the bword

I am pissed off. Near where I live is a little hillside town which has been in the news of late. Not because it is quaint and the people lovely, but because it has been branded as racist. And ashamedly so, a group of locals and I’d presume a group of not-so-locals, are giving it their best shot to reveal to the world their redneck credentials. They are angry at the Federal Government’s decision to transform 83 empty defence houses into a detention facility for asylum seekers.

Here is where I air my first grievance. The Federal Government did not consult the local community. They did not give any warning or attempt to first assure people that it would address concerns about safety and pressures on already stretched local services. Instead, the Government took a different route. By not informing the residents first, it knew, when news broke of the planned detention facility, it would result in outrage, thereby taking the focus off its decision. With anger comes the inevitable racism. And with fear-driven ignorance in the forefront, the Government can then blame racist attitudes for the opposition to its proposal. But, by doing it that way, the Government has also provided the opponents with a loophole. The racists of the community have been able to hide (badly) behind a banner of “not being consulted”, while stating publicly: “We’re not racists”.  And that pisses me off. However, although I am annoyed at the way the Government went about it, it’s not the detention facility that I disapprove of, it’s the rednecks.

Angry locals have managed to turn what is essentially a lovely hillside town into a cesspool of nastiness. There’s been many a vile comment made about the asylum seekers, but one viewpoint which has stuck in my mind, and promoted with gusto by the Federal Opposition Leader Tony Abbott, is if you let the asylum seekers live in such an idyllic place it sends a “red carpet” message to the people smugglers and boat people. Are you for real? All they deserve is concrete surroundings, no trees for them. C’mon, they are people. They are willing to go to extreme measures to come here. These people have chosen to flee all that they know, their customs, their families, their friends, their way of life, to come to a country largely with nothing. To come to a country where dealing with loneliness, racism, prejudice and lack of opportunity is more simple than facing what their homeland has to provide for them. For many, the option to apply legally to live in Australia was not a viable option for them for fear of death, continued persecution and harm to their family. Imagine the fear they must have felt taking those first steps off their home soil. They chose to come to Australia because we are meant to be a nation of giving everyone a fair go.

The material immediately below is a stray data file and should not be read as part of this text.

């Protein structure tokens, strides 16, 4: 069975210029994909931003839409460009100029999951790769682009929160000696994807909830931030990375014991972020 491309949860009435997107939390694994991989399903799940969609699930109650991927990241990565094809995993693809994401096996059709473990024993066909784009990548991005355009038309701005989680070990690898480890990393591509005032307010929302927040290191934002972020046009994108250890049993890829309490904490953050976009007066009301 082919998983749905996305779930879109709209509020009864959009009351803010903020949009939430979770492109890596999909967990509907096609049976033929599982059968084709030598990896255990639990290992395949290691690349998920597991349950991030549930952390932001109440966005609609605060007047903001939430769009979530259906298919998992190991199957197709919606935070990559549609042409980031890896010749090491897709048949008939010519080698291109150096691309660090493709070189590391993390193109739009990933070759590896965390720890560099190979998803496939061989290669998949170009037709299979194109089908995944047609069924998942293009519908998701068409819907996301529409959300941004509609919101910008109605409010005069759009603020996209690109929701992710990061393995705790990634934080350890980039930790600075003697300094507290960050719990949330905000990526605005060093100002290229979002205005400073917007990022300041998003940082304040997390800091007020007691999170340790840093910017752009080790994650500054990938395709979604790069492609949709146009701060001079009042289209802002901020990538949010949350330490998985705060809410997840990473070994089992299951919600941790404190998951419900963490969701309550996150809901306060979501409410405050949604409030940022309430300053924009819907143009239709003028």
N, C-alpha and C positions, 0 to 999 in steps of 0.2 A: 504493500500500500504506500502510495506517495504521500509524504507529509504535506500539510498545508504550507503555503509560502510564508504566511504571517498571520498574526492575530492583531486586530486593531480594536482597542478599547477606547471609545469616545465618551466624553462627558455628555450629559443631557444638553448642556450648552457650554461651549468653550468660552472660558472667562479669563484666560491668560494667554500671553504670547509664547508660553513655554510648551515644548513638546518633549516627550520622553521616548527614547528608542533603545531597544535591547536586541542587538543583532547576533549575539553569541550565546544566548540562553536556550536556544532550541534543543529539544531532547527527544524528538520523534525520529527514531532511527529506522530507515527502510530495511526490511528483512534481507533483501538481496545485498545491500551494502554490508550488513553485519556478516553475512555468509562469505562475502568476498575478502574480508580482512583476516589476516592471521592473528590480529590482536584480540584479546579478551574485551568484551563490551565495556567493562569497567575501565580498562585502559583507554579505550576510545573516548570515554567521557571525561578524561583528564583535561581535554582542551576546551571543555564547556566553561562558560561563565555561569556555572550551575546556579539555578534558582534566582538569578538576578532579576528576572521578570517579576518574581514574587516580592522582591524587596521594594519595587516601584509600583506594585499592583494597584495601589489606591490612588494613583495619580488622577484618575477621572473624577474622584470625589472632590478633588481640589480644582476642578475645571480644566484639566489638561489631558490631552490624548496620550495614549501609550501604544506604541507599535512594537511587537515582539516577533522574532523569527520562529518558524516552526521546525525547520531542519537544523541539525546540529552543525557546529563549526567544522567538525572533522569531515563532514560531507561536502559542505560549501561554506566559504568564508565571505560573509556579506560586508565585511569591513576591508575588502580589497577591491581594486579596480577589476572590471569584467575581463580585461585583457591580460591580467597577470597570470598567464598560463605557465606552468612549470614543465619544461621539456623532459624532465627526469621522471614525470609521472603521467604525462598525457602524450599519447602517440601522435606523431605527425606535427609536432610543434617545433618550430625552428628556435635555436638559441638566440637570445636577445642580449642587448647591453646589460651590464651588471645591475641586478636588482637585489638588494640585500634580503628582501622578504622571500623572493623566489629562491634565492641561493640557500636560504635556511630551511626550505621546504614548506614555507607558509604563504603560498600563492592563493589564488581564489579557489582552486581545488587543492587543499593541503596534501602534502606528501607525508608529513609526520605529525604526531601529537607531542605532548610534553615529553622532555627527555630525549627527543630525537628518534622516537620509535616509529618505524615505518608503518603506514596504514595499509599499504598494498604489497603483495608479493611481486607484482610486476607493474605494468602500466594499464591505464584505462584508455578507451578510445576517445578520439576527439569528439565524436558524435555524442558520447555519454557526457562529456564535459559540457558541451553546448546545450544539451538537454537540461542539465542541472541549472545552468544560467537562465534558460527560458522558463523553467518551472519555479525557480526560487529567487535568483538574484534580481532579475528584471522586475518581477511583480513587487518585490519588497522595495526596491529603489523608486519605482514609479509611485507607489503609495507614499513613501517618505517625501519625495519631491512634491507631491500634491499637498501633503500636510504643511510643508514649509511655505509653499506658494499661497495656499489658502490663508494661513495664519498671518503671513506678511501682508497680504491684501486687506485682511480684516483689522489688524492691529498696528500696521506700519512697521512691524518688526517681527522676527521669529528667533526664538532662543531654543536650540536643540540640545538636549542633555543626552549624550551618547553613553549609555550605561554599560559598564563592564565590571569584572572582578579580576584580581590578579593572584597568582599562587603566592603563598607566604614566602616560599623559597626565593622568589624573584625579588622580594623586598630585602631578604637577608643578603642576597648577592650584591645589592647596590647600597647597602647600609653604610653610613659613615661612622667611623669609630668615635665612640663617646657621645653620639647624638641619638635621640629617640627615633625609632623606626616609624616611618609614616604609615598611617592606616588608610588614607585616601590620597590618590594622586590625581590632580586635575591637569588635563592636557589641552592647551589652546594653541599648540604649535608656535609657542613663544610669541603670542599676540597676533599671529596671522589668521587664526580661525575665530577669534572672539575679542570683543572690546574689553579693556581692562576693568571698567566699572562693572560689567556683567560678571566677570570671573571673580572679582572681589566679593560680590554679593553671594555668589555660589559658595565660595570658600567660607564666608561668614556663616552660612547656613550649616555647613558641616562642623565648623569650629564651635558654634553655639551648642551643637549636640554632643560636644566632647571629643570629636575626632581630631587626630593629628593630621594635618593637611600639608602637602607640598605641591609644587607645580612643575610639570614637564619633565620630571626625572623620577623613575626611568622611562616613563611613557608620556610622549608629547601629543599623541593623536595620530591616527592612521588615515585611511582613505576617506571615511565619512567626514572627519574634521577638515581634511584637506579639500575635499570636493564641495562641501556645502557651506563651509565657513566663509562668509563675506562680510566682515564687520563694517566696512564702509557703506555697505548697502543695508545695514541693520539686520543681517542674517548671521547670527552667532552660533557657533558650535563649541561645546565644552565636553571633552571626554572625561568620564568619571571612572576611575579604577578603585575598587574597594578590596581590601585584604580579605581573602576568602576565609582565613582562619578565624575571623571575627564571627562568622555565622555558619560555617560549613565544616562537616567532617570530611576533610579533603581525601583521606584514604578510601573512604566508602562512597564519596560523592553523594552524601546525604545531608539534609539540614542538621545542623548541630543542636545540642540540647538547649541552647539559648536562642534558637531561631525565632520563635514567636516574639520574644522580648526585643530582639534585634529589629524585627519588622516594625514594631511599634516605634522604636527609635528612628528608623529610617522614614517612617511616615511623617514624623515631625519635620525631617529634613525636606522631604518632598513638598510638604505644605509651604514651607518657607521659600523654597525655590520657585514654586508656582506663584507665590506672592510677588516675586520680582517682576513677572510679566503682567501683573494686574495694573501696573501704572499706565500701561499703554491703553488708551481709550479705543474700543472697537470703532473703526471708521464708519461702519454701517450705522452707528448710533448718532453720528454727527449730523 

I can understand for some locals there is a fear of the unknown. For some locals, they are already struggling economically and they fear more people coming into their town will only make things harder for them. However, these possible “new” Australians could enhance their community, spend money in their businesses, enrich their schools and community groups with new food, new languages, new ways of doing things. These people will also work damn hard at anything you throw at them. They will do anything not to have to go back to a life of extreme hardship.

These people have hearts and souls and families and fears and dreams like anyone else and a small hillside community has the opportunity to embrace them. They have an opportunity to become an example of tolerance, rather then reinforce the stereotypes often associated with “small-towns”. Instead, it’s walking into the Government’s trap; banjos in hand. It saddens me to know there are others who don’t believe everyone is entitled to a life of clean and safe living conditions, free from persecution. That where you are born should not define you. I believe it is everyone’s responsibility to reach out and help others in their greatest times of need. Maybe, if some of these “concerned citizens” started to actually show genuine concern for others, outside of their sheltered existences, they would realise how amazing it feels to give with your heart, rather than turn people away.